A drone no-fly zone around airports has been extended after a string of safety incidents which grounded planes and caused chaos for travellers.
Bosses at Leeds-Bradford Airport have welcomed new legislation banning the gadgets, which can be bought for less than £20 on the high street, from being flown within 3.1 miles of airports.
Previously, only a 0.6-mile exclusion zone was in place.
The law has been strengthened after drone sightings at London Gatwick in December caused around 1,000 flights to be cancelled or diverted over 36 hours, affecting more than 140,000 passengers in the run-up to Christmas.
London Heathrow and Dublin Airports have also been forced to suspend flights due to drone activity in recent weeks.
There were 125 near-misses between drones and aircraft reported in 2018, up 34 per cent on the total of 93 during the previous year. Just six incidents were recorded in 2014.
Transport Secretary Chris Grayling said: “The UK has been consistently at the forefront of legislation to tackle drone misuse.
“All drone users should be aware that flying a drone within 5km of an airport or over 400ft is a serious criminal act, one which could put lives at risk, and risks penalties ranging from significant fines to a life sentence.”
In January an investigation by the JPI Media Data Team for The Yorkshire Post found that drone safety incidents included a near miss with a Beong 737 which was preparing to land at Leeds Bradford Airport.
It was rated as a major incident after the craft missed the airline by an estimated 1,000ft.
Another incident last June saw the highest reported sighting of a drone by a pilot at 15,500ft, nearly 40 times the legal maximum. The drone came within 100ft of an Airbus 321 which had just left Doncaster Sheffield Airport.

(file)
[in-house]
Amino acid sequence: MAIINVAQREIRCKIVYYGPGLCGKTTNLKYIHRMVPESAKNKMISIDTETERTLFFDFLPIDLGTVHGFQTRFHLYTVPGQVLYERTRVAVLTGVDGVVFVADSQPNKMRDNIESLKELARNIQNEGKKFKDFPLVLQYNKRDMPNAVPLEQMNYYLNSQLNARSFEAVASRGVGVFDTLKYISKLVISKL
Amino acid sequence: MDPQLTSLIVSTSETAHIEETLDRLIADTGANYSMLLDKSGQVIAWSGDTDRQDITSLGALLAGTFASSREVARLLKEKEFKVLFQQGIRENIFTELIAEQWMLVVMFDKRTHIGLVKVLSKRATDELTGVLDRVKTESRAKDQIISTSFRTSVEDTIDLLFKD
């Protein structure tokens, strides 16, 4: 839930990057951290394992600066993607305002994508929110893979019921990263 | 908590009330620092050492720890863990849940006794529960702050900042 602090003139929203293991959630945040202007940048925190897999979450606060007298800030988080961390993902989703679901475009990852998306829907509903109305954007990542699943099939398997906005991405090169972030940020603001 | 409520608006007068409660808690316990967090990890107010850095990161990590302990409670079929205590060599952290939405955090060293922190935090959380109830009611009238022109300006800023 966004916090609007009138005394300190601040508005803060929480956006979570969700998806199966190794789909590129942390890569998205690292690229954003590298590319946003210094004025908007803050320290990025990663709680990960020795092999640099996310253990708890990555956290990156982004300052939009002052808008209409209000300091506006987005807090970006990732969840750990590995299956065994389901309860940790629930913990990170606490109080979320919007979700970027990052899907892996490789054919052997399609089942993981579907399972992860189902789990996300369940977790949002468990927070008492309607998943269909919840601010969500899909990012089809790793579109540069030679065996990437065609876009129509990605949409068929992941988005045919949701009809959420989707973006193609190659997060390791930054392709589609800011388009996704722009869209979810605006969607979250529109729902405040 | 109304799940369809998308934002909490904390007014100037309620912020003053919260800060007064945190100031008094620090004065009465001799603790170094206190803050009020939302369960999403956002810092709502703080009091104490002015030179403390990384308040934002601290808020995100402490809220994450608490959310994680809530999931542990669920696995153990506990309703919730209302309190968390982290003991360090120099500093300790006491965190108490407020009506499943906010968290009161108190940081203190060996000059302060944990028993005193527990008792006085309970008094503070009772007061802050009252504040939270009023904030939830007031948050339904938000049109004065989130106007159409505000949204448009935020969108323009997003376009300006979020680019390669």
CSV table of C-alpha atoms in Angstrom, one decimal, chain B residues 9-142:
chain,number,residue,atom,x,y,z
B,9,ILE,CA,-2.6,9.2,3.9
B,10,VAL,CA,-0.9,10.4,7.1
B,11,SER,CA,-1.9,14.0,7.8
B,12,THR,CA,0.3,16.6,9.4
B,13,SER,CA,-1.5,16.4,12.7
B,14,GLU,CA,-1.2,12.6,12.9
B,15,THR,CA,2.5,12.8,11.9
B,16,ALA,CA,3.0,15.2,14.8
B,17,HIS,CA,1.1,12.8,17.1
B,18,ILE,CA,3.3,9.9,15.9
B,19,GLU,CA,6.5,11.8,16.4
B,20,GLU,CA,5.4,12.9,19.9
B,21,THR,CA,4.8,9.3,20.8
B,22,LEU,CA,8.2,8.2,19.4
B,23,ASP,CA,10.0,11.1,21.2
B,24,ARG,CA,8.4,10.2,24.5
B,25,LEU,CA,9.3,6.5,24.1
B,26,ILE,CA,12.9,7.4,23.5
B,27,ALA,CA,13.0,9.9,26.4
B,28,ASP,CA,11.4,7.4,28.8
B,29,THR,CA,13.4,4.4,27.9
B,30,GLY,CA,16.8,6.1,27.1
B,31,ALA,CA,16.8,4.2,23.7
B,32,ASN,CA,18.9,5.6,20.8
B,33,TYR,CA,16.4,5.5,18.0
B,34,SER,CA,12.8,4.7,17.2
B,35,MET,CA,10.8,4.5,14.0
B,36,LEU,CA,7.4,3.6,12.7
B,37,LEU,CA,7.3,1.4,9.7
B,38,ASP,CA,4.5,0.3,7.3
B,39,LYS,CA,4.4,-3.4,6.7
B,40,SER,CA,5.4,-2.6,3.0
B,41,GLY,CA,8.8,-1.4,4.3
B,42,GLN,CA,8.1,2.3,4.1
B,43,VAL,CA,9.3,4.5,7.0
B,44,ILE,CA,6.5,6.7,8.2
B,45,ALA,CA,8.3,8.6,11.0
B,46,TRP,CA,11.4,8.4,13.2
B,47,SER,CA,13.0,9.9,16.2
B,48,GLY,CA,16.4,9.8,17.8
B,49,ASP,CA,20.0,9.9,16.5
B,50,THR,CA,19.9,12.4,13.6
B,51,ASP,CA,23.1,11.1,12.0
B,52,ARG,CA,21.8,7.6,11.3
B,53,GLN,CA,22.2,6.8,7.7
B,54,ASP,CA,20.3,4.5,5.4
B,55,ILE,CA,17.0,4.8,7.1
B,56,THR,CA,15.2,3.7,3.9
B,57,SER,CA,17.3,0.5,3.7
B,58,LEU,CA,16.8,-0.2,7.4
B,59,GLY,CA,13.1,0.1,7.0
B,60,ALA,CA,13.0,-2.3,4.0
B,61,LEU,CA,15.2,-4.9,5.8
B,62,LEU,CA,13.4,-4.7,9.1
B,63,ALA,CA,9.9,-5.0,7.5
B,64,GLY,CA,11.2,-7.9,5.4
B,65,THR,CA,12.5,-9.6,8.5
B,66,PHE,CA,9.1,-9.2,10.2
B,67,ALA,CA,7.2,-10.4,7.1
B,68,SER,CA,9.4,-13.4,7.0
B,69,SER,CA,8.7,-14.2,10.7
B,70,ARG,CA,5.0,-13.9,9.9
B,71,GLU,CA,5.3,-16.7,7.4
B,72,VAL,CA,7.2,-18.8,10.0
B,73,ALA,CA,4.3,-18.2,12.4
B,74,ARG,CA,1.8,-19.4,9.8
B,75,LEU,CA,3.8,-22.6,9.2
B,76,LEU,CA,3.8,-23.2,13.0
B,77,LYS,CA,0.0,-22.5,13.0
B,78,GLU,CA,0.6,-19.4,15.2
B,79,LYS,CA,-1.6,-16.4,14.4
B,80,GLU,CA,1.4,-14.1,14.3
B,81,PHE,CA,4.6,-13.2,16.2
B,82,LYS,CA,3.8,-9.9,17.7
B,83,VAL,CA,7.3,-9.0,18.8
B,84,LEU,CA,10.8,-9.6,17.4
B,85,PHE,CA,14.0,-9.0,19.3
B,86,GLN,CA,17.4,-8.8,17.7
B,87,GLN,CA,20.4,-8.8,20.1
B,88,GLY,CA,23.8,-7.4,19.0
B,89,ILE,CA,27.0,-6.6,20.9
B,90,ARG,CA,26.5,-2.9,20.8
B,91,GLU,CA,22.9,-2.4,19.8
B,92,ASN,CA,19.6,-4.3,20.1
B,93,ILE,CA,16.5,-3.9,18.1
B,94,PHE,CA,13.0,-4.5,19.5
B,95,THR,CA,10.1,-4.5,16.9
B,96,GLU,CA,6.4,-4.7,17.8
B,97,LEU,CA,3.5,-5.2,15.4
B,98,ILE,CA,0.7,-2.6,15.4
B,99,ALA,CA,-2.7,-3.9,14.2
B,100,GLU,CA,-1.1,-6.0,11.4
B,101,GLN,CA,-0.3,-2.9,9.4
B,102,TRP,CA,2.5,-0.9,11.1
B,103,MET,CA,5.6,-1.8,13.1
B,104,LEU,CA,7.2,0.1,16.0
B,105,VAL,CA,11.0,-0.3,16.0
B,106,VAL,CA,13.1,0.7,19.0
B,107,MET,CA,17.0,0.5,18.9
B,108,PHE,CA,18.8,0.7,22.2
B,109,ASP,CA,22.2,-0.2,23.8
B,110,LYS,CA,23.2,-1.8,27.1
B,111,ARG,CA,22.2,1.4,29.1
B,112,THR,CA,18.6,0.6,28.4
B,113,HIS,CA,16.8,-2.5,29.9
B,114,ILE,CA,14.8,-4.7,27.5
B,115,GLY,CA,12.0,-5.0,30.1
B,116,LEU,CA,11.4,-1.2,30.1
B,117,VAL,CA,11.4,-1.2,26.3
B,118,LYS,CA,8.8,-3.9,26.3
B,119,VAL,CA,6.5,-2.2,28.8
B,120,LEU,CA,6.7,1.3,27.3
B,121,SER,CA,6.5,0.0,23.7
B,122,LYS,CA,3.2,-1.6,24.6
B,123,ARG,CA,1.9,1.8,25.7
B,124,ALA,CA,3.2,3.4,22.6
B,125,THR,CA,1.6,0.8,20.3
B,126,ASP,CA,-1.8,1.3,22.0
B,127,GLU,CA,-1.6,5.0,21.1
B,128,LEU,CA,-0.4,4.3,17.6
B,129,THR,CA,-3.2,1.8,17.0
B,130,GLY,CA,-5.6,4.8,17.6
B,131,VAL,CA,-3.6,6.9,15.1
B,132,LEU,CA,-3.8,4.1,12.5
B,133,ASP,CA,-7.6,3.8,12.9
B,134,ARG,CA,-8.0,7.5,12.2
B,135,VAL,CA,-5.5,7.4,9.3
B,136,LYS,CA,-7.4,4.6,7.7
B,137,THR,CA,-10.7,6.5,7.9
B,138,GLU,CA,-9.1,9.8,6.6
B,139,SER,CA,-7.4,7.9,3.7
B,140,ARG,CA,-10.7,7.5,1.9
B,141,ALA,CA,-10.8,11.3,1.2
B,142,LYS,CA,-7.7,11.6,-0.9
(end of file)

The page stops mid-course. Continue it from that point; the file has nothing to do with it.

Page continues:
Phil Forster, head of external affairs at Leeds Bradford, said: "We want everyone to be aware of the new rules to ensure they do not accidentally break the law, endangering passengers and facing penalties as a result.
"Drones have lots of potential but it is vital they are not misused."
Anyone caught recklessly or negligently endangering an aircraft with a drone can be handed a prison sentence of up to five years.
The intentional use of a device to commit an act of violence at an airport which could cause death, serious personal injury or endanger safe operations could result in life in prison under the Aviation and Maritime Security Act.
The Government is drafting a Drones Bill which will help the police catch those misusing the gadgets, including the ability to access data stored on a drone with a warrant, and stop and search powers over drone users near airfields.
Aviation Minister Liz Sugg will meet drone manufacturers next week to discuss how to tackle criminal misuse of their products.
The Home Office said it is also reviewing the UK’s approach to countering the malicious use of drones and is considering how best to protect critical infrastructure.